One of the things I enjoy about my job representing hospitals is that I learn something every day because healthcare is full of constant changes and challenges. One of the biggest changes during our lifetimes is the implementation of the Affordable Care Act. And one of the biggest challenges is an onslaught of proposed cuts to healthcare that could have an impact on patients for years to come.
These deep cuts actually begin with the Affordable Care Act, or ACA. The law promises to provide health insurance coverage to 39 million Americans who currently do not have insurance. The nation’s hospitals agreed to absorb a collective $155 billion in payment reductions over 10 years to pay for this program; New Jersey’s share of those cuts was $4.5 billion. It’s a lot of money, but we agreed it was the right thing to do to insure more Americans and bring much-needed reforms to our healthcare system.
But believe it or not, healthcare providers are now faced with three very real sets of additional cuts on top of the $155 billion in cuts under the ACA.
- First, Medicare providers – hospitals, nursing homes and others that take care of our seniors – face an automatic cut of 2 percent in Medicare payments if the deficit reduction “super committee” cannot come up with an agreement to cut the deficit by $1.2 trillion by Nov. 23 and win congressional approval by Dec. 23. That 2 percent cut translates to $1.2 billion for New Jersey providers over the next 9 years.
- Second, President Obama has proposed his own deficit reduction measure that would cut both Medicaid and Medicare to the tune of $320 billion.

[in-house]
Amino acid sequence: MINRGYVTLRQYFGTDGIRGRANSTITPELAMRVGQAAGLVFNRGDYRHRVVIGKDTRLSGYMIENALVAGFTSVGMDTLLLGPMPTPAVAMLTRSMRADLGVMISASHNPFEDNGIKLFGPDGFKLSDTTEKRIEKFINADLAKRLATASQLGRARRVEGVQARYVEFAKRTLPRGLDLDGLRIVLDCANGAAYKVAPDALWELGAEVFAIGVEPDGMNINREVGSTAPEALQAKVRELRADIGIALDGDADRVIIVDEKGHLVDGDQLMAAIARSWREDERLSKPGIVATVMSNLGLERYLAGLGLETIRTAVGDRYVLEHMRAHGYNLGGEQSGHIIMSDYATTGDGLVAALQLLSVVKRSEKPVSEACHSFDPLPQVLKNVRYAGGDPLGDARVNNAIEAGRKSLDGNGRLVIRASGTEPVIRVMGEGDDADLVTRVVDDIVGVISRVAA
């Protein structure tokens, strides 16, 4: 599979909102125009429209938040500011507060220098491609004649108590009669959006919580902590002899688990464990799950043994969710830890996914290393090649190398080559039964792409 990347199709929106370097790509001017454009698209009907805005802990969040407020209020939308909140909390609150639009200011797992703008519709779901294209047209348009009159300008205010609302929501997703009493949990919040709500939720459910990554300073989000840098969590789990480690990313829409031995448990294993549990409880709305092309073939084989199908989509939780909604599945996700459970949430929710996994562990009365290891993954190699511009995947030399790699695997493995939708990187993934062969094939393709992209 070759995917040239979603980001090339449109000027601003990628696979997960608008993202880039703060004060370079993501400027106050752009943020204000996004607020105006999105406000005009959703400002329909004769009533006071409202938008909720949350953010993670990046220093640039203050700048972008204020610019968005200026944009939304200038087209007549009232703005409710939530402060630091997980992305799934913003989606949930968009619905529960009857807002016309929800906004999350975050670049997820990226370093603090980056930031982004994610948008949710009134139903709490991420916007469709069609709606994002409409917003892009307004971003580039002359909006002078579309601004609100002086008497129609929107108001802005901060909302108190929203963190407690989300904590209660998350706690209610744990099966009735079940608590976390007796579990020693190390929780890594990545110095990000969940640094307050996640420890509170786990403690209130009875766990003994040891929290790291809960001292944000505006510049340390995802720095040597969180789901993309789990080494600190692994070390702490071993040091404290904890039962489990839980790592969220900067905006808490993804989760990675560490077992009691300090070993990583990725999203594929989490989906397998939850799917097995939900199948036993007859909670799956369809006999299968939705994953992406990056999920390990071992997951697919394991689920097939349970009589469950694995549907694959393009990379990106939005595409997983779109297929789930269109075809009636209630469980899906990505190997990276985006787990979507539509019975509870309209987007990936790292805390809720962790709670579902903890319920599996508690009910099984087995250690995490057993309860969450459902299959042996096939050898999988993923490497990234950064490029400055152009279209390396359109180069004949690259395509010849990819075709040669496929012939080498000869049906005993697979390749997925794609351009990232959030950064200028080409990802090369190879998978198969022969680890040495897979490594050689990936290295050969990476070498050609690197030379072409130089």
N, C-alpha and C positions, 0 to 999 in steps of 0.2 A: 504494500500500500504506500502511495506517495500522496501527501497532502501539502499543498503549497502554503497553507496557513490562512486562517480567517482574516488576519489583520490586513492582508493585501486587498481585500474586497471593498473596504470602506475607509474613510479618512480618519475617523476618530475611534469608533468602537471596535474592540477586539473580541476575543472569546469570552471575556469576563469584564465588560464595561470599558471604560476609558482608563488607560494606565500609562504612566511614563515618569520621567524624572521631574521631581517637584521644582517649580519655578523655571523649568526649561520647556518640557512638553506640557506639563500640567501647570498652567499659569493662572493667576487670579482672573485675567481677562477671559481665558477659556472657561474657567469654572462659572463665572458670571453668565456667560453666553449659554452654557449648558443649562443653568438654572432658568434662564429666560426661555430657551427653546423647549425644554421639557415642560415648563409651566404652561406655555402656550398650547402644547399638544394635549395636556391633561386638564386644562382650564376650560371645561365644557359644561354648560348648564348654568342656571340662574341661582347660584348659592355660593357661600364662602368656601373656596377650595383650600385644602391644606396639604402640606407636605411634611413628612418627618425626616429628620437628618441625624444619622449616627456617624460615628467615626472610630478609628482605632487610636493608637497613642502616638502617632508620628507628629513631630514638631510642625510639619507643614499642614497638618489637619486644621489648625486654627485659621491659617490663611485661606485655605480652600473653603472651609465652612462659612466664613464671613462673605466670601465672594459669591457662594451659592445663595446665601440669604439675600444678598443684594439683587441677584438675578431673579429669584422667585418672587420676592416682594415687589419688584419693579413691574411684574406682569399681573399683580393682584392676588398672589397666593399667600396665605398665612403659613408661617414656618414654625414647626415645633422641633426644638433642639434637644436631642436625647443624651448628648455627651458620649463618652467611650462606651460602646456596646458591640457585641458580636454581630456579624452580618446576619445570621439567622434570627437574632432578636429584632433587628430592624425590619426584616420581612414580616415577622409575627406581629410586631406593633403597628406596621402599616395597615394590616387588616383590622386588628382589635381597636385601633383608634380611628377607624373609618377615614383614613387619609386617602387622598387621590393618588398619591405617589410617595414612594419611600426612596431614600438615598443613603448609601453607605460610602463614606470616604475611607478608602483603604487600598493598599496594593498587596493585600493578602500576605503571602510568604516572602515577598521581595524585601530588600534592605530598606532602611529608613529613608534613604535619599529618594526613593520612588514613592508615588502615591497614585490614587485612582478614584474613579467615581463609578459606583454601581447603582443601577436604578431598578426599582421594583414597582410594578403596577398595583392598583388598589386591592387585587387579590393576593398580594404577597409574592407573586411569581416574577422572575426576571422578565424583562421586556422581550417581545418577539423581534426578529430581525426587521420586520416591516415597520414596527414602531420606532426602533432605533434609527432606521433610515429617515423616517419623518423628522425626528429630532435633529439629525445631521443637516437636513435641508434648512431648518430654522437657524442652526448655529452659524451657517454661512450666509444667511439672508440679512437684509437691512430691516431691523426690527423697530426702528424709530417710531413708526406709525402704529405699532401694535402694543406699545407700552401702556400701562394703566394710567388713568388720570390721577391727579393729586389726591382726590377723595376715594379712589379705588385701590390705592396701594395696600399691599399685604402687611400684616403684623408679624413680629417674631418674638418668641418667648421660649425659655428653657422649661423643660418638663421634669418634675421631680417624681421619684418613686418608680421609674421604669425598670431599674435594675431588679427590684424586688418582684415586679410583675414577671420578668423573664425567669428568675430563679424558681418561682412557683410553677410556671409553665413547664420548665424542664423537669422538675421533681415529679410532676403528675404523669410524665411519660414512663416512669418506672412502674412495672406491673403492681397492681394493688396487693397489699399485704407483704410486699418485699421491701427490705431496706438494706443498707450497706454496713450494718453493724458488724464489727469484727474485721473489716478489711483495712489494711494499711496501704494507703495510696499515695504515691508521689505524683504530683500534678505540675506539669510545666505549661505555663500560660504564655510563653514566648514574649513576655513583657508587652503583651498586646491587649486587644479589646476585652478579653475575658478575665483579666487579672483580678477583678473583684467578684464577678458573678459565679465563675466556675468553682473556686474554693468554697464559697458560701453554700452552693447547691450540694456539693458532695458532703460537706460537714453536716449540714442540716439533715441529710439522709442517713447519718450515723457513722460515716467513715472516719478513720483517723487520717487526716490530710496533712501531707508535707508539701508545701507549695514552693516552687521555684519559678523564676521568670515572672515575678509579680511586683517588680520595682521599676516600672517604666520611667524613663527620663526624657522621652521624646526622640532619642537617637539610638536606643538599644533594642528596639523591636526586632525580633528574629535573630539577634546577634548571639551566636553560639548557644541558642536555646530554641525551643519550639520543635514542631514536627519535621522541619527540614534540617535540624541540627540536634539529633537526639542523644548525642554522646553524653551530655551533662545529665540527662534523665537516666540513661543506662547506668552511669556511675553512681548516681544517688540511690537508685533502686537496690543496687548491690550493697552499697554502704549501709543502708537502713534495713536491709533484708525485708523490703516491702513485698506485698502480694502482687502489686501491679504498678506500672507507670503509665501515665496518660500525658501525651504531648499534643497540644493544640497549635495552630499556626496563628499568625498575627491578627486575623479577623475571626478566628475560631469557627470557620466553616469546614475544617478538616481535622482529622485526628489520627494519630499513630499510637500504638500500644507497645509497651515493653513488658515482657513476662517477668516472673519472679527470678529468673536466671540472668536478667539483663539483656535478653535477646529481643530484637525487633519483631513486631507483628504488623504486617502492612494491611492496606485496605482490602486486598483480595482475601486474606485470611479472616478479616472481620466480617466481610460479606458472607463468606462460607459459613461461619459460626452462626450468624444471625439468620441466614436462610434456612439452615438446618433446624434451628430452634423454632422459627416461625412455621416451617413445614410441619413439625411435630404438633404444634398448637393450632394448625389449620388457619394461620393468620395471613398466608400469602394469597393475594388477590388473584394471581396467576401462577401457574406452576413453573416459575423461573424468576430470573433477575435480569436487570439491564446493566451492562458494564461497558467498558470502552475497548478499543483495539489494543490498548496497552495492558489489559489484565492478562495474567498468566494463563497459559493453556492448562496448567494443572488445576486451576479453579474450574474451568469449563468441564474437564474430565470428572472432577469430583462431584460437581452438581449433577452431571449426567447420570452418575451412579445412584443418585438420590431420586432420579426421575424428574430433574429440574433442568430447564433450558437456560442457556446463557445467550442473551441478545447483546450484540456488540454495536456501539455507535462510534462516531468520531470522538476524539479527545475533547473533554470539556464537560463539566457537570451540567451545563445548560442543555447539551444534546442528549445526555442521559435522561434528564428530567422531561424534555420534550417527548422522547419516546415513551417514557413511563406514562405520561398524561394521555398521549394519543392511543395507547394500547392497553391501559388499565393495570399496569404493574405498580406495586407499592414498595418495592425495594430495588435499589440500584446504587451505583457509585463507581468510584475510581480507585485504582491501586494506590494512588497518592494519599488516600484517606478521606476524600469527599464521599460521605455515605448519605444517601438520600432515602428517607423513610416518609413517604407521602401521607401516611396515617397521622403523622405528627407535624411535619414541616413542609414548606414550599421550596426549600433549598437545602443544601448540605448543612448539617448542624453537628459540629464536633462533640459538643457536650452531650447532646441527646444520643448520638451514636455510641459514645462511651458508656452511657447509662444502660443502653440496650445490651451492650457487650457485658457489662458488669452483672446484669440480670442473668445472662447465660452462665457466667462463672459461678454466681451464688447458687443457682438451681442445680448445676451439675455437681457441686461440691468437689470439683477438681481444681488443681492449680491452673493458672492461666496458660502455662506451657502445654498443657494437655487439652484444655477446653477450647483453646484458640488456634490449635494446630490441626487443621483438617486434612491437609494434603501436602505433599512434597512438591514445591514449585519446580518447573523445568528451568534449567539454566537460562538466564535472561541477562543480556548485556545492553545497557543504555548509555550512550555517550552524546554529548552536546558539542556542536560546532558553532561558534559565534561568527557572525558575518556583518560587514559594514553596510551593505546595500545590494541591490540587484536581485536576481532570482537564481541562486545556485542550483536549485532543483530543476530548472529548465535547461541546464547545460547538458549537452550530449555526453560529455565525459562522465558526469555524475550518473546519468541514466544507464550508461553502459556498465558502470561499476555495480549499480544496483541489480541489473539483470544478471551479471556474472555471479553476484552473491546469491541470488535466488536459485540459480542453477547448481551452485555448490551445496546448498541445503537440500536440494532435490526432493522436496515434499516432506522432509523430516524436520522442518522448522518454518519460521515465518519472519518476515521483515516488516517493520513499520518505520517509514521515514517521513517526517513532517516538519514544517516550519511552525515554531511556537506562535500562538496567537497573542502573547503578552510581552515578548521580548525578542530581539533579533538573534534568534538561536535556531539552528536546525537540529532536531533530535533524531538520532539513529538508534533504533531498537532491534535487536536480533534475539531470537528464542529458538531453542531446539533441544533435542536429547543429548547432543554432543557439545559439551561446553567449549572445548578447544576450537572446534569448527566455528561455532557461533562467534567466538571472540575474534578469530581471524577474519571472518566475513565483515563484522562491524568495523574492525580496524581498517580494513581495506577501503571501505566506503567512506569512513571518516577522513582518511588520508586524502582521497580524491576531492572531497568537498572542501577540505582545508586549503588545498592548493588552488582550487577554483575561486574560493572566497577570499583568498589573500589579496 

- And finally, the President has proposed a third set of healthcare cuts to stop a 29 percent reduction to physicians’ Medicare payments that is slated to take effect in January. We agree wholeheartedly that the physician cut must be averted to ensure Medicare patients have access to the doctors they need. But that action must not come on the backs of hospitals and other healthcare providers that also provide essential Medicare services.
Our hospitals have done a tremendous job in recent years to streamline operations and operate more efficiently, but cuts of this magnitude are not possible without cutting deep into the very heart of patient care services. We have agreed to be partners in transforming our industry and putting “skin in the game.” But with these cuts, we now are getting to the muscle, bone and the marrow. It’s all the more perplexing because healthcare is one of the few sectors in our economy that is growing and adding jobs – and these cuts could halt and even reverse those economic benefits.
Years ago, I worked in New York during an era of large proposed cuts to healthcare. Our mantra during that time was, Some Cuts Never Heal. We’re now in another pivotal period where proposed healthcare cuts could have a devastating impact for years to come – closed hospitals and reduced services, longer waits for patient care and job losses that further destabilize our shaky economic. Our nation – its economy and its citizens – can’t afford these healthcare cuts.